In an earlier blog post about DNS hijacks, we briefly touched on the hosts file. The hosts file is like your speed dial directory for the internet. Some systems only have a few numbers stored and others have lots of entries. What if someone was able to change that directory and you end up calling a one dollar per second number when you wanted to call a relative? Basically, that is what we will discuss here.
Where is the hosts file located?
The actual location of the hosts file is stored in the registry under the key, HKEY_LOCAL_MACHINESYSTEMCurrentControlSetServicesTcpipParameters, in the value, DataBasePath. By default, this file’s folder location is (and has been since Windows NT/2000) %systemroot%SYSTEM32DRIVERSETC, where %systemroot% is usually the C:Windows directory.
What kind of file is it?
The hosts file does not have an extension, but it can be viewed by opening it with Notepad (or something similar). To replace or alter the hosts file, you will need Administrator privileges, but every user has “Read” permissions.
Before resolving an internet request (to look up the IP that belongs to a domain name), Windows looks in the hosts file to see if there is a predefined entry for that domain name (the speed dial, remember?).
Possible reasons to change the hosts file
These predefined entries in the hosts file can exist for several reasons:
- Blocking: some people (who are oftentimes unaware that hosts files can be installed by their security programs) use them to block unwanted sites by connecting malicious or otherwise unwanted domains to the IPs 127.0.0.1 or 0.0.0.0 that both point at the requesting system itself, so in effect there will be no outgoing traffic for these requests.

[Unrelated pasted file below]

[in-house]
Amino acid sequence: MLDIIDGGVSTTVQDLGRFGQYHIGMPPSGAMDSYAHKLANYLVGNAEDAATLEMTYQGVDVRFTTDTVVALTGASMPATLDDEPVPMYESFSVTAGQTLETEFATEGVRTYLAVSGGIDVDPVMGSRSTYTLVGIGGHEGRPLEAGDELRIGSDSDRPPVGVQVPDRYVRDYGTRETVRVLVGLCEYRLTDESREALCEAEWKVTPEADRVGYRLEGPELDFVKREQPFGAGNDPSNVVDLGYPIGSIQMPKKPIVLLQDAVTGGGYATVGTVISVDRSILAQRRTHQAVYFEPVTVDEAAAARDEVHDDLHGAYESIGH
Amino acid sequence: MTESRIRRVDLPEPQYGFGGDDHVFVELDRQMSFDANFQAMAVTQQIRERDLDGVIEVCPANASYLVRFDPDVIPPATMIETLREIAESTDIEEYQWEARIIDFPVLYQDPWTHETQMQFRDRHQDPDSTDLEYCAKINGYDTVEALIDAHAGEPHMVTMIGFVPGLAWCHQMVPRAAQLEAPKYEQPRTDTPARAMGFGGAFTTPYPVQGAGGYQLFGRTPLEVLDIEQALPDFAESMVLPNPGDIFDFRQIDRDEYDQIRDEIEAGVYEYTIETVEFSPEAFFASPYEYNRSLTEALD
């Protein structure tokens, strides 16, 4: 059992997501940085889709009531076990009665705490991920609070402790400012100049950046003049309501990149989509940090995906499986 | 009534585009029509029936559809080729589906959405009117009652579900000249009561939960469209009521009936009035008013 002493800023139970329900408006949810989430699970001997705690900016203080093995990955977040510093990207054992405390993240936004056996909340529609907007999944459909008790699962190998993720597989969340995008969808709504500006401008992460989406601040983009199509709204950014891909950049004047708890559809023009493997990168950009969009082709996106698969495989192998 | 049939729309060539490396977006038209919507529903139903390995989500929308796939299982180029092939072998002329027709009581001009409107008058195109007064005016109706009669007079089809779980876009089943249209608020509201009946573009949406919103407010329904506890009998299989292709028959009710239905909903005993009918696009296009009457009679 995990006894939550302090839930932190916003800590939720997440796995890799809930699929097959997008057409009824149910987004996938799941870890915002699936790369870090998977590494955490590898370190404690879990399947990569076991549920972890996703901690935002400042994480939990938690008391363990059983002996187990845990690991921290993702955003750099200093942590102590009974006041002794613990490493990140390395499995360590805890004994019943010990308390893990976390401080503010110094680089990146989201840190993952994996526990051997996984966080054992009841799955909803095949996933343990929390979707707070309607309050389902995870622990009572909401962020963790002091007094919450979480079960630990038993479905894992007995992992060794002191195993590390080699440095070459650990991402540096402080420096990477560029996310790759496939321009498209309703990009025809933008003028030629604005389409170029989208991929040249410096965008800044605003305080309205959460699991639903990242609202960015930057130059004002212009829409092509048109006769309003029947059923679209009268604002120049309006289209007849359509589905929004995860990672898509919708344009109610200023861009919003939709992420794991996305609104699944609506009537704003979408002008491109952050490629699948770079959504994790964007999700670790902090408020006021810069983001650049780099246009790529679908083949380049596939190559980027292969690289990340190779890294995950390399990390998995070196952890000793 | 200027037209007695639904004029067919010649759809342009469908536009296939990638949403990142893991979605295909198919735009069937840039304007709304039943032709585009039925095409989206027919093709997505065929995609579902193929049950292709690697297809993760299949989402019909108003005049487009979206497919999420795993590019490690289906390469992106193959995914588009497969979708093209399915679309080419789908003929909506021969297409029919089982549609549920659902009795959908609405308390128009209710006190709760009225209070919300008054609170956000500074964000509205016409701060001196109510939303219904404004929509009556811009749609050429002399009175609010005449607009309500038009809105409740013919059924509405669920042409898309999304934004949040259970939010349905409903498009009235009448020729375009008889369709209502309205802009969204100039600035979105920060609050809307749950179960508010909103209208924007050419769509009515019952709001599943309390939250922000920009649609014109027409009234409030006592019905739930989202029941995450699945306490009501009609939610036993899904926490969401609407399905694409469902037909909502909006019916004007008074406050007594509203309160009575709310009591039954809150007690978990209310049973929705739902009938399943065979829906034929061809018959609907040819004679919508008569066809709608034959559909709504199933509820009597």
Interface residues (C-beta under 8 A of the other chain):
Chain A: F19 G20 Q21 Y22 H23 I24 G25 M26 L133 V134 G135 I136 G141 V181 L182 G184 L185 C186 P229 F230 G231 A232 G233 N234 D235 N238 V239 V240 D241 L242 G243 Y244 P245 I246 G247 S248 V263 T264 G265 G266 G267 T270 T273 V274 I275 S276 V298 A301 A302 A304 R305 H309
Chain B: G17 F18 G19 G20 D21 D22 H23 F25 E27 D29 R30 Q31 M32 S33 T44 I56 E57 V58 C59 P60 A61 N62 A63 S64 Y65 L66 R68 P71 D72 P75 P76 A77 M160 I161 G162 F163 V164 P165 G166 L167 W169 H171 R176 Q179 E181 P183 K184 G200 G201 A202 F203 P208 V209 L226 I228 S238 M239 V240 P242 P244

- Pointing: for example, system administrators use the hosts file to map intranet addresses.
Malware uses it for their own reasons, where the two most common ones are:
- To block detection by security software: for example, by blocking the traffic to all the download or update servers of the most well-known security vendors.
- To redirect traffic to servers of their choice: for example, by intercepting traffic to advertisement servers and replacing the advertisements with their own.
Consider for example the Trojan.Qhost variant that blocked access to several security-related domains. Historically, the MyDoom worm was the first to block security-related sites and Windows Update.
One of the more blatant and ruthless methods to abuse someone else’s hard work is done by an adware that steals the hosts file that arguably is used most for ad blocking purposes and change it to redirect all the traffic to their own server.
The hosts file in question is the MVPS hosts file, and it is altered by an adware calling itself “Pakistani Girls Mobile Data”. In this screenshot, you can see the original on the left and the altered copy on the right:
The malware authors didn’t even bother to remove the header. They did replace the IP 0.0.0.0 with their own 188[DOT]138[DOT]17[DOT]135 and left it at that. Please note that the system on which this changed hosts file was installed by the malware does not have the MVPS hosts file before the infection. It is equipped with the default Windows hosts file. So, the malware did not alter a hosts file that existed on the system, but planted a hosts file that they downloaded and altered first.
Another that caught my attention is one that we have discussed before for another reason. At that point, I dubbed it Dotdo audio. This browser hijacker uses a lot of tricks and one of them are semi-randomized file-and-folder names. And, in what is most likely an attempt to stop people from checking their file in an online virus scan, they have decided to reroute the traffic to Virustotal.com.
Pakistani-Girls-Mobile-Data.exe SHA256: 1058e4f356af5e2673bf44d2310f1901d305ae01d08aa530bc56c4dc2aecb04c
Malwarebytes Anti-Malware detects this file as Trojan.HostsHijack.
As always, stay safe out there and make sure you are protected.